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HP1-β mobilization promotes chromatin changes that initiate the DNA damage response


Minutes after DNA damage, the variant histone H2AX is phosphorylated by protein kinases of the phosphoinositide kinase family, including ATM, ATR or DNA-PK1. Phosphorylated (γ)-H2AX—which recruits molecules that sense or signal the presence of DNA breaks, activating the response that leads to repair2,3—is the earliest known marker of chromosomal DNA breakage. Here we identify a dynamic change in chromatin that promotes H2AX phosphorylation in mammalian cells. DNA breaks swiftly mobilize heterochromatin protein 1 (HP1)-β (also called CBX1), a chromatin factor bound to histone H3 methylated on lysine 9 (H3K9me). Local changes in histone-tail modifications are not apparent. Instead, phosphorylation of HP1-β on amino acid Thr 51 accompanies mobilization, releasing HP1-β from chromatin by disrupting hydrogen bonds that fold its chromodomain around H3K9me. Inhibition of casein kinase 2 (CK2), an enzyme implicated in DNA damage sensing and repair4,5,6, suppresses Thr 51 phosphorylation and HP1-β mobilization in living cells. CK2 inhibition, or a constitutively chromatin-bound HP1-β mutant, diminishes H2AX phosphorylation. Our findings reveal an unrecognized signalling cascade that helps to initiate the DNA damage response, altering chromatin by modifying a histone-code mediator protein, HP1, but not the code itself.

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Figure 1: Alterations in HP1-β dynamics and localization accompany its mobilization after DNA damage.
Figure 2: Thr 51 substitution or phosphorylation alter the localization and dynamics of HP1-β by disrupting a hydrogen-bond network essential for the HP1–H3K9me interaction.
Figure 3: Thr 51 phosphorylation is induced after DNA damage and accompanies HP1-β dispersal from damage sites.
Figure 4: Inhibition of CK2 suppresses the phosphorylation of HP1-β on Thr 51 and mobilization after DNA damage.
Figure 5: HP1-β mobilization by CK2 promotes H2AX phosphorylation.


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We thank L. Pellegrini for modelling the HP1–H3K9me2 structure; M. Daniels, S. Y. Peak-Chew, M. Lee, R. Kulkarni and P. Rowling for technical assistance; and T. Misteli, T. Jenuwein and D. Litchfield for gifts of material. N.A. acknowledges a fellowship from the International Agency for Research on Cancer, Lyon, France, J.A.B. a long-term fellowship from EMBO, Heidelberg, Germany, and A.D.J. a scholarship from the Gates Cambridge Trust. The UK Medical Research Council supports work in A.R.V.’s laboratory.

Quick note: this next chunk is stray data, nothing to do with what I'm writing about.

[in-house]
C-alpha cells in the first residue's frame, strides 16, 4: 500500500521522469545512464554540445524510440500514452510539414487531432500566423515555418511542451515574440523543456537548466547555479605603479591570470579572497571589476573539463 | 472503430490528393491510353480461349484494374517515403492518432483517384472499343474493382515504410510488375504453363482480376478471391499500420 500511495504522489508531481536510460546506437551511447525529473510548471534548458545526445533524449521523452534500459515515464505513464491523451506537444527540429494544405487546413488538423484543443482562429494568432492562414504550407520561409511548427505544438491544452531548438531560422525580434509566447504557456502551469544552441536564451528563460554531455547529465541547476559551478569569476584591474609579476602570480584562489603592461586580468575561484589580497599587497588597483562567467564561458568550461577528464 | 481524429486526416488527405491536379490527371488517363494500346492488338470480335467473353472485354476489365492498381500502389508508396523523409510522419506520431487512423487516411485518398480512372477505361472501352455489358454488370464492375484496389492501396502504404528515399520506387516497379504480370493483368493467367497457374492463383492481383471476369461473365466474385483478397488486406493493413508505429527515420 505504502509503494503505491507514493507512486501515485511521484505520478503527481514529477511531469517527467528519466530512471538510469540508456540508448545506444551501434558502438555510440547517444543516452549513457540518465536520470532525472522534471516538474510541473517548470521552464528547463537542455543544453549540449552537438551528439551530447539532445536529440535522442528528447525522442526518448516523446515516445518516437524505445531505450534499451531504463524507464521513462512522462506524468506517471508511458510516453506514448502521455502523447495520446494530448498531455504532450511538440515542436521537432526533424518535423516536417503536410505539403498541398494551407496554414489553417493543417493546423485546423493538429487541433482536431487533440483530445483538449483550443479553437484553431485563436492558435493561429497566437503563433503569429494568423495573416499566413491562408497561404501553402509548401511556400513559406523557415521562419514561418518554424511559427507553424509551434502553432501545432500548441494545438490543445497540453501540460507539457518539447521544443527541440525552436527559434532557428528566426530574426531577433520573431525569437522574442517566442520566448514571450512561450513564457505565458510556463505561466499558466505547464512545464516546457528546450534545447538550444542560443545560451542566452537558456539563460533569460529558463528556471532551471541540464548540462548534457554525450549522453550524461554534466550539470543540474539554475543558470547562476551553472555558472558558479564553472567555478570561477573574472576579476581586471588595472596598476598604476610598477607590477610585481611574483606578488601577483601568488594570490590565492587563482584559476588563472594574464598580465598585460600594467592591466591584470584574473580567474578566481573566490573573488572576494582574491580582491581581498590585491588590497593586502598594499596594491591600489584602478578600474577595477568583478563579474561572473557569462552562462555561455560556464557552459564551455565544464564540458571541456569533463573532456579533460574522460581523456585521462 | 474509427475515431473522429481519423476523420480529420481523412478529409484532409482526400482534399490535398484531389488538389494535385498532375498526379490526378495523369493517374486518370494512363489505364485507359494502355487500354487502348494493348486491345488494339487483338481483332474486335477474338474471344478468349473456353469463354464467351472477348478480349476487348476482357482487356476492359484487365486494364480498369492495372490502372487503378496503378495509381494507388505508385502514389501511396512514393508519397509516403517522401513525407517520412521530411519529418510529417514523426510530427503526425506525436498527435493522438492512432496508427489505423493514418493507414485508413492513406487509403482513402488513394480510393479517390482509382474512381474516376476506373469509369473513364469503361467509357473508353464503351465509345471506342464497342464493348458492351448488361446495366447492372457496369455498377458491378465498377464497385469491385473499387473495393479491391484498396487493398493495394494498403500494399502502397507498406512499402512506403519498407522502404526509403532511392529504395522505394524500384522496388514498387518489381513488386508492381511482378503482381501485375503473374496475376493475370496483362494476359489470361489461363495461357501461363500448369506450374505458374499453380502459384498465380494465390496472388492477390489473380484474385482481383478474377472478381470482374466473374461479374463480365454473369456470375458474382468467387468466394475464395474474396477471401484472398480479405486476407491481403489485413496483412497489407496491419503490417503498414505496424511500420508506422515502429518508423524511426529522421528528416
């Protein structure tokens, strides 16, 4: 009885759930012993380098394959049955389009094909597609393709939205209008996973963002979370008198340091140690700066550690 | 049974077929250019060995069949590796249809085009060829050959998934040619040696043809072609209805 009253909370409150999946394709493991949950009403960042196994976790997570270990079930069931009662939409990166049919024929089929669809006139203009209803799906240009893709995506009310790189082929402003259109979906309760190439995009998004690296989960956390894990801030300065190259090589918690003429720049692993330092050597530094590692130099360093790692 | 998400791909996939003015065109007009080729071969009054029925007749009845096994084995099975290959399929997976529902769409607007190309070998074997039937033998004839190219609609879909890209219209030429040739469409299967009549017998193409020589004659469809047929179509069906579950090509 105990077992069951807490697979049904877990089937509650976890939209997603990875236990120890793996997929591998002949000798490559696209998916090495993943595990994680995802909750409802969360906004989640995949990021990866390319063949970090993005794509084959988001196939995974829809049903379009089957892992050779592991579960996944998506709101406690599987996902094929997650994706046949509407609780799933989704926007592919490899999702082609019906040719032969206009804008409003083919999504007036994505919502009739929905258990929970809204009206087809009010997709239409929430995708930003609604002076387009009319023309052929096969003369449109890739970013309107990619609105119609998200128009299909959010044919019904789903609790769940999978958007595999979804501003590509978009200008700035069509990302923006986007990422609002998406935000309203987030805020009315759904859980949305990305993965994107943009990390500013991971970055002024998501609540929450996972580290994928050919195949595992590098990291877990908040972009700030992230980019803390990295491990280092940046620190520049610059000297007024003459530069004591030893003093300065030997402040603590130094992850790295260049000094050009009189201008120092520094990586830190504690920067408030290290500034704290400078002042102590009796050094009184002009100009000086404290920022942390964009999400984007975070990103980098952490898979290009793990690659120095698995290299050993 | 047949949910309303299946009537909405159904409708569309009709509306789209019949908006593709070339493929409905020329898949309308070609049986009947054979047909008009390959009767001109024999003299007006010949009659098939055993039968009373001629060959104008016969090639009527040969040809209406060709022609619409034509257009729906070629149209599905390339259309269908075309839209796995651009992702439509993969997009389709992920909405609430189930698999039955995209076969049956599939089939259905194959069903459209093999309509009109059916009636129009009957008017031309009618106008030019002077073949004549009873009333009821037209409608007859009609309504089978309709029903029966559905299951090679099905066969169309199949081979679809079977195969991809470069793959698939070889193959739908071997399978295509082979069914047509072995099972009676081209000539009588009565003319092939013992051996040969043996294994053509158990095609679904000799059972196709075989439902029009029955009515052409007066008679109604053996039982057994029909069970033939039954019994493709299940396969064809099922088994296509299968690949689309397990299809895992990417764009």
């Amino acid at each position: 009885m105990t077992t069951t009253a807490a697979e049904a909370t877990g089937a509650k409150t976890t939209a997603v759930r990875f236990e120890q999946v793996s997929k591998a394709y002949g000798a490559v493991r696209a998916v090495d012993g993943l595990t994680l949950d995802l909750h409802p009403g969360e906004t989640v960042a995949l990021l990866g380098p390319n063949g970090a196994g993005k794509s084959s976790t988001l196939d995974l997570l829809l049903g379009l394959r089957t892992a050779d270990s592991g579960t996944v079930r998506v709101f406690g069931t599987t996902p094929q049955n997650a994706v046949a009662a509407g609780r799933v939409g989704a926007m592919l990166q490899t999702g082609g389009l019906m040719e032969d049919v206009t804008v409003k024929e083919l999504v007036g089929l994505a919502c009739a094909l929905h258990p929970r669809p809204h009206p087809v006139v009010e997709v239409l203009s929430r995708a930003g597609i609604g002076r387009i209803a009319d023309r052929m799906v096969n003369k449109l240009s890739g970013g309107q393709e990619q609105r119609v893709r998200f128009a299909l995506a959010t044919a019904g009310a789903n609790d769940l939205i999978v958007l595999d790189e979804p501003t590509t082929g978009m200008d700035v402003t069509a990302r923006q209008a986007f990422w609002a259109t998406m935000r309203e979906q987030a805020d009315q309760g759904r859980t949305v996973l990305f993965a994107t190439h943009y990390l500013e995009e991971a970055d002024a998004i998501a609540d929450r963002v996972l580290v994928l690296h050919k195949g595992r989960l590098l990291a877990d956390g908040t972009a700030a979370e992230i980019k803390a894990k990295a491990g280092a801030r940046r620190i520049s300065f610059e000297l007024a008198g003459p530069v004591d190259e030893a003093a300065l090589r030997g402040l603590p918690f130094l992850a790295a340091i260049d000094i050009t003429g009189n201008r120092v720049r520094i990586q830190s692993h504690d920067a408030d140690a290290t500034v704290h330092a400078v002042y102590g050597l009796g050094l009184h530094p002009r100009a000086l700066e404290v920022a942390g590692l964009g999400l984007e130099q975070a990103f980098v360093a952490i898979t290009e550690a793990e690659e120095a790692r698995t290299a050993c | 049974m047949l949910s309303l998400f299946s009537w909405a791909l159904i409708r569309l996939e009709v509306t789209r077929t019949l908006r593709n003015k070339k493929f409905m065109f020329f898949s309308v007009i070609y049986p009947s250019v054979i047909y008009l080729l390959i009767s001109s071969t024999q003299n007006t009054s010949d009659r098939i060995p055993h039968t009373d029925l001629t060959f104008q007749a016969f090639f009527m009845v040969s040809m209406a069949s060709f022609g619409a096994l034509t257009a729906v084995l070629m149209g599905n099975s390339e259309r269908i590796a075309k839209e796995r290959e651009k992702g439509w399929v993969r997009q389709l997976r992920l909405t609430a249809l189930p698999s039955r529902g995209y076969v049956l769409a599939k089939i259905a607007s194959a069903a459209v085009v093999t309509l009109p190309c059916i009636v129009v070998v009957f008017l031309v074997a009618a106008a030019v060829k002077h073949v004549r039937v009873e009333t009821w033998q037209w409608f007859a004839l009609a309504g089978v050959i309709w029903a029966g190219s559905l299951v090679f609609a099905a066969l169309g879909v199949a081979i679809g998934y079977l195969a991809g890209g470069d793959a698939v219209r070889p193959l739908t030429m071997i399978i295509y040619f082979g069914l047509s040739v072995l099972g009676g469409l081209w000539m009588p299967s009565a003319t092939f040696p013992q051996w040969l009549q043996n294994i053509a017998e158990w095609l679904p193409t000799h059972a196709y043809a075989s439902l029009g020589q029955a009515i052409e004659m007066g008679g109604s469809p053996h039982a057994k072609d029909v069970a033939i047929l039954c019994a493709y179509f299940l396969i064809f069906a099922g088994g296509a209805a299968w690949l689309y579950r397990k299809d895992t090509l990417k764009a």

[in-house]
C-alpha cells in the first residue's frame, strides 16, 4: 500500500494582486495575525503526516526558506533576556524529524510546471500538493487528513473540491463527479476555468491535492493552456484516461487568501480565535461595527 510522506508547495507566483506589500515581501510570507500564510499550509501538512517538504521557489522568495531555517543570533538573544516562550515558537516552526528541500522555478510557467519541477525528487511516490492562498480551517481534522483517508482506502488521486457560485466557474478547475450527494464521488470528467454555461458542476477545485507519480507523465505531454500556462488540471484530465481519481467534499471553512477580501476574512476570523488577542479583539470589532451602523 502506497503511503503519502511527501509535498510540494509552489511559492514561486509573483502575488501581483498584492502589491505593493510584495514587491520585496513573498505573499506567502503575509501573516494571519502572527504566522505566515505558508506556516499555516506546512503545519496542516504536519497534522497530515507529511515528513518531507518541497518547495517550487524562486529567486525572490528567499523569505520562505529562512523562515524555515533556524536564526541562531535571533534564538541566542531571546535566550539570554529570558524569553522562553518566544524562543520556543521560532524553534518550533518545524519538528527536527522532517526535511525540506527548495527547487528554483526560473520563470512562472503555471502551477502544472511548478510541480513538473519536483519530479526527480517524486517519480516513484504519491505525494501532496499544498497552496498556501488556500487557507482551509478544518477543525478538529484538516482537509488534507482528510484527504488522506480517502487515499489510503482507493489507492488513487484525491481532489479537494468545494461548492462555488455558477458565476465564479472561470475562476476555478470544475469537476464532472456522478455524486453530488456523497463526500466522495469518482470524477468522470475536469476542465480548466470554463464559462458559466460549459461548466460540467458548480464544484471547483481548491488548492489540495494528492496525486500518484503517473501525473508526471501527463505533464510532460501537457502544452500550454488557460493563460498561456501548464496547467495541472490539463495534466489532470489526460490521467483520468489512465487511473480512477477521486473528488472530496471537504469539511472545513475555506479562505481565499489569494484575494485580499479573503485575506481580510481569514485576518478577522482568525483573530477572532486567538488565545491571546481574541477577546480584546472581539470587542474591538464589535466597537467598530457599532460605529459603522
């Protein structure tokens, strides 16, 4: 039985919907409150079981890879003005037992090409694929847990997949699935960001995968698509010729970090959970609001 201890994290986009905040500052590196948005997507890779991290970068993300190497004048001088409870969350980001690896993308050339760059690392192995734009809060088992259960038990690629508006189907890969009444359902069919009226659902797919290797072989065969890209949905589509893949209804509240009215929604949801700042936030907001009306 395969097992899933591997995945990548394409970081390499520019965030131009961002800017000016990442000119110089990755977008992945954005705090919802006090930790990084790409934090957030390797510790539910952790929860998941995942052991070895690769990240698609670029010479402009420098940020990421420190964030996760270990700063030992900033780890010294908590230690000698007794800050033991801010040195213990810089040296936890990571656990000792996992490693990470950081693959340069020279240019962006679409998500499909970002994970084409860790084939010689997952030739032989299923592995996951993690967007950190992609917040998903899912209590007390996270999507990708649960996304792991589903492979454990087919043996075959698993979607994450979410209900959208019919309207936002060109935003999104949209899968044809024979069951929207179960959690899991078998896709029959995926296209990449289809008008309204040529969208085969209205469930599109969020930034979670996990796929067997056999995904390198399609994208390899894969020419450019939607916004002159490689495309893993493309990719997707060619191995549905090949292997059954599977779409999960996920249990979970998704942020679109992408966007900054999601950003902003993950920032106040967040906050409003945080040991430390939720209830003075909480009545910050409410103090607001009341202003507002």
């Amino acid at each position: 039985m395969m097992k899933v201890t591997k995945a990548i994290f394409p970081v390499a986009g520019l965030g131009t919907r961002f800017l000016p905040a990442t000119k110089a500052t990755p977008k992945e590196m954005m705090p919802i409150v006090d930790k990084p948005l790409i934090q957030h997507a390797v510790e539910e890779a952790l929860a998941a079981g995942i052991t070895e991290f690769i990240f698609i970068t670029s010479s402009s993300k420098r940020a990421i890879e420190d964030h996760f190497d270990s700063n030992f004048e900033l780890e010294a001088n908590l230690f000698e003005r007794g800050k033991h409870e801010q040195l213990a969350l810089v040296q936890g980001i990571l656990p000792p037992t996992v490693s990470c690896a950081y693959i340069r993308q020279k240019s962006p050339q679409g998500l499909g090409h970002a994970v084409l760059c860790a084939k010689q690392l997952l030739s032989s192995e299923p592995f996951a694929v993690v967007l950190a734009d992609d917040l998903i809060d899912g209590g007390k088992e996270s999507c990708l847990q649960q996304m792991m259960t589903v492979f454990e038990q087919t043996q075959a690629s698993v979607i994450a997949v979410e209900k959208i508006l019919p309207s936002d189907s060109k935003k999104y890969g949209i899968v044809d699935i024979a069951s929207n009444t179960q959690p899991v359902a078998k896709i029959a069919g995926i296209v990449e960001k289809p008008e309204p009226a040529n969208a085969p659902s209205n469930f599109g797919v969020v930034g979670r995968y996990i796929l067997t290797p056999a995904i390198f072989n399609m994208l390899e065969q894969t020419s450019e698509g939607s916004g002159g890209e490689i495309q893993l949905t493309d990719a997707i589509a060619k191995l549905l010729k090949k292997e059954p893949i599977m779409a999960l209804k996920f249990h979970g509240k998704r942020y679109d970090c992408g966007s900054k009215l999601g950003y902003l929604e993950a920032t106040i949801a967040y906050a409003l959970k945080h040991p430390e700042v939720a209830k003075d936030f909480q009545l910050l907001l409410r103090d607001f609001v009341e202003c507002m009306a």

Author Contributions N.A. performed the experiments reported here, except that A.D.J. determined EGFP–HP1-β mobilization by FRAP and FLIP, demonstrated the release of Thr 51-phosphorylated HP1 from H3K9me, and performed the quantification of immunofluorescence, whereas J.A.B. helped to identify HP1-β phosphorylation sites, and measured the rCK2 kinetics. A.R.V. planned the project, helped to interpret the data and wrote the paper.

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Correspondence to Ashok R. Venkitaraman.

Supplementary information

Supplementary information

The file contains Supplementary Figures S1-S10 with Legends, the legends for the Supplementary Movies 1 and 2 and detailed description of methods and reagents used in this work. (PDF 5980 kb)

Supplementary information

The file contains Supplementary Movie 1 showing HP1 dispersal in real-time after laser induced DNA damage. (MOV 2267 kb)

Supplementary information

The file contains Supplementary Movie 2 showing HP1 dispersal in real-time after laser induced DNA damage. (MOV 2331 kb)

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Ayoub, N., Jeyasekharan, A., Bernal, J. et al. HP1-β mobilization promotes chromatin changes that initiate the DNA damage response. Nature 453, 682–686 (2008).

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